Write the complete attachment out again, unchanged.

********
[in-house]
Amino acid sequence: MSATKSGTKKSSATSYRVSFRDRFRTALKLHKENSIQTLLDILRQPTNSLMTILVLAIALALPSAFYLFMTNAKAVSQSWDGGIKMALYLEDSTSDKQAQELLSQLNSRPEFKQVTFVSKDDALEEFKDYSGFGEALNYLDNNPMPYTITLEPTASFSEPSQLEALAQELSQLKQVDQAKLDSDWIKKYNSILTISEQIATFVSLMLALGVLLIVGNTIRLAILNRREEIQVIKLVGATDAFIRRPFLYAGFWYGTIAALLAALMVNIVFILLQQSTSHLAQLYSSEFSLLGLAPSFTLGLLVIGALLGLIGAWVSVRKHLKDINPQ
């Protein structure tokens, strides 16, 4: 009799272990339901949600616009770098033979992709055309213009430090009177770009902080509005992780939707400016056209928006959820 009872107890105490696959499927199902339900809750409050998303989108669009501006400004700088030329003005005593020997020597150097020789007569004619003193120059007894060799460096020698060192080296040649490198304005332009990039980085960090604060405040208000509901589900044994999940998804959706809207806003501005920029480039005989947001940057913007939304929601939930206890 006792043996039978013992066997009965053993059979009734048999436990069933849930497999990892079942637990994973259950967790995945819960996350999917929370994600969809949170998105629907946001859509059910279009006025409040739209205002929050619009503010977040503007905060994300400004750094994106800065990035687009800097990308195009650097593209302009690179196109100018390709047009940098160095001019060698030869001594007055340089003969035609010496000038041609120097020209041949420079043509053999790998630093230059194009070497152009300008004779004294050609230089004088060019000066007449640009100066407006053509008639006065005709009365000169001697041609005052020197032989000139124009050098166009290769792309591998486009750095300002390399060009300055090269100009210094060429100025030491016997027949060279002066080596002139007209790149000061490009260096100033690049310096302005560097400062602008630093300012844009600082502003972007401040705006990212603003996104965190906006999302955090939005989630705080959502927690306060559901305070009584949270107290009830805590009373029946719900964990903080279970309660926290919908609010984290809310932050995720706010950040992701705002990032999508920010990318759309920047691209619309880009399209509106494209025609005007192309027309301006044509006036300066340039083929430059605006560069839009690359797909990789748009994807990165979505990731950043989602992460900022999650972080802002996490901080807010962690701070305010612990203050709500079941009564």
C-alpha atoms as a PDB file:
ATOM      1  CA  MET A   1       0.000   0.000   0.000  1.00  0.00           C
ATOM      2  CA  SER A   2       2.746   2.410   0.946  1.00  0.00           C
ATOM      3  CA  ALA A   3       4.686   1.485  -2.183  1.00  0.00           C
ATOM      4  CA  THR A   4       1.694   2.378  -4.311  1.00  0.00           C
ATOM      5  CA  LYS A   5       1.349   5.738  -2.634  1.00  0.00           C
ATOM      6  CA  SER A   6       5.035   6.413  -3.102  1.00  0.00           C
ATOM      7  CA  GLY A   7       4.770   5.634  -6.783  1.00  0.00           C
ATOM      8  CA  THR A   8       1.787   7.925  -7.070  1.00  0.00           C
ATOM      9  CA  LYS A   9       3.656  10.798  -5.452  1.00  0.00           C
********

[in-house]
Amino acid sequence: MSATKSGTKKSSATSYRVSFRDRFRTALKLHKENSIQTLLDILRQPTNSLMTILVLAIALALPSAFYLFMTNAKAVSQSWDGGIKMALYLEDSTSDKQAQELLSQLNSRPEFKQVTFVSKDDALEEFKDYSGFGEALNYLDNNPMPYTITLEPTASFSEPSQLEALAQELSQLKQVDQAKLDSDWIKKYNSILTISEQIATFVSLMLALGVLLIVGNTIRLAILNRREEIQVIKLVGATDAFIRRPFLYAGFWYGTIAALLAALMVNIVFILLQQSTSHLAQLYSSEFSLLGLAPSFTLGLLVIGALLGLIGAWVSVRKHLKDINPQ
């Protein structure tokens, strides 16, 4: 009799272990339901949600616009770098033979992709055309213009430090009177770009902080509005992780939707400016056209928006959820 009872107890105490696959499927199902339900809750409050998303989108669009501006400004700088030329003005005593020997020597150097020789007569004619003193120059007894060799460096020698060192080296040649490198304005332009990039980085960090604060405040208000509901589900044994999940998804959706809207806003501005920029480039005989947001940057913007939304929601939930206890 006792043996039978013992066997009965053993059979009734048999436990069933849930497999990892079942637990994973259950967790995945819960996350999917929370994600969809949170998105629907946001859509059910279009006025409040739209205002929050619009503010977040503007905060994300400004750094994106800065990035687009800097990308195009650097593209302009690179196109100018390709047009940098160095001019060698030869001594007055340089003969035609010496000038041609120097020209041949420079043509053999790998630093230059194009070497152009300008004779004294050609230089004088060019000066007449640009100066407006053509008639006065005709009365000169001697041609005052020197032989000139124009050098166009290769792309591998486009750095300002390399060009300055090269100009210094060429100025030491016997027949060279002066080596002139007209790149000061490009260096100033690049310096302005560097400062602008630093300012844009600082502003972007401040705006990212603003996104965190906006999302955090939005989630705080959502927690306060559901305070009584949270107290009830805590009373029946719900964990903080279970309660926290919908609010984290809310932050995720706010950040992701705002990032999508920010990318759309920047691209619309880009399209509106494209025609005007192309027309301006044509006036300066340039083929430059605006560069839009690359797909990789748009994807990165979505990731950043989602992460900022999650972080802002996490901080807010962690701070305010612990203050709500079941009564």
C-alpha atoms as a PDB file:
ATOM      1  CA  MET A   1       0.000   0.000   0.000  1.00  0.00           C
ATOM      2  CA  SER A   2       2.746   2.410   0.946  1.00  0.00           C
ATOM      3  CA  ALA A   3       4.686   1.485  -2.183  1.00  0.00           C
ATOM      4  CA  THR A   4       1.694   2.378  -4.311  1.00  0.00           C
ATOM      5  CA  LYS A   5       1.349   5.738  -2.634  1.00  0.00           C
ATOM      6  CA  SER A   6       5.035   6.413  -3.102  1.00  0.00           C
ATOM      7  CA  GLY A   7       4.770   5.634  -6.783  1.00  0.00           C
ATOM      8  CA  THR A   8       1.787   7.925  -7.070  1.00  0.00           C
ATOM      9  CA  LYS A   9       3.656  10.798  -5.452  1.00  0.00           C